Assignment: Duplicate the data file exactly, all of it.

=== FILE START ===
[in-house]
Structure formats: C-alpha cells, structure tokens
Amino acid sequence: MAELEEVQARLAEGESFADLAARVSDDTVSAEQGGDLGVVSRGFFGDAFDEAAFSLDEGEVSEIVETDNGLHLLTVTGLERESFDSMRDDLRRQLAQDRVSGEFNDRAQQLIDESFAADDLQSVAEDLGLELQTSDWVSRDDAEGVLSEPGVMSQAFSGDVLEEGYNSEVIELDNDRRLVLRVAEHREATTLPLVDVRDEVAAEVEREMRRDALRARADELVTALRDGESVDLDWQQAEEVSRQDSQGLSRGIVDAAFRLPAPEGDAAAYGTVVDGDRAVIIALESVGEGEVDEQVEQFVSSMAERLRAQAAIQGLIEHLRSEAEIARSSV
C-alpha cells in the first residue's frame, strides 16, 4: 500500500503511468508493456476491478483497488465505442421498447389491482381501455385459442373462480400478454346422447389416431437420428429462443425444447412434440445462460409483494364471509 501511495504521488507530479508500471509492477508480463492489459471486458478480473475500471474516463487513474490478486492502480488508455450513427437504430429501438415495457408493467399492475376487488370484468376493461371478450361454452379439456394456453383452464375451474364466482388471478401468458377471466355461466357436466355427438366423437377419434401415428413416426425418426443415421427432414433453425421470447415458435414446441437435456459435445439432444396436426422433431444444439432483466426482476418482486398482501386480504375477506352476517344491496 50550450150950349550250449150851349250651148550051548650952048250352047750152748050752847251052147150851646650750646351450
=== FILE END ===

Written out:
[in-house]
Structure formats: C-alpha cells, structure tokens
Amino acid sequence: MAELEEVQARLAEGESFADLAARVSDDTVSAEQGGDLGVVSRGFFGDAFDEAAFSLDEGEVSEIVETDNGLHLLTVTGLERESFDSMRDDLRRQLAQDRVSGEFNDRAQQLIDESFAADDLQSVAEDLGLELQTSDWVSRDDAEGVLSEPGVMSQAFSGDVLEEGYNSEVIELDNDRRLVLRVAEHREATTLPLVDVRDEVAAEVEREMRRDALRARADELVTALRDGESVDLDWQQAEEVSRQDSQGLSRGIVDAAFRLPAPEGDAAAYGTVVDGDRAVIIALESVGEGEVDEQVEQFVSSMAERLRAQAAIQGLIEHLRSEAEIARSSV
C-alpha cells in the first residue's frame, strides 16, 4: 500500500503511468508493456476491478483497488465505442421498447389491482381501455385459442373462480400478454346422447389416431437420428429462443425444447412434440445462460409483494364471509 501511495504521488507530479508500471509492477508480463492489459471486458478480473475500471474516463487513474490478486492502480488508455450513427437504430429501438415495457408493467399492475376487488370484468376493461371478450361454452379439456394456453383452464375451474364466482388471478401468458377471466355461466357436466355427438366423437377419434401415428413416426425418426443415421427432414433453425421470447415458435414446441437435456459435445439432444396436426422433431444444439432483466426482476418482486398482501386480504375477506352476517344491496 50550450150950349550250449150851349250651148550051548650952048250352047750152748050752847251052147150851646650750646351450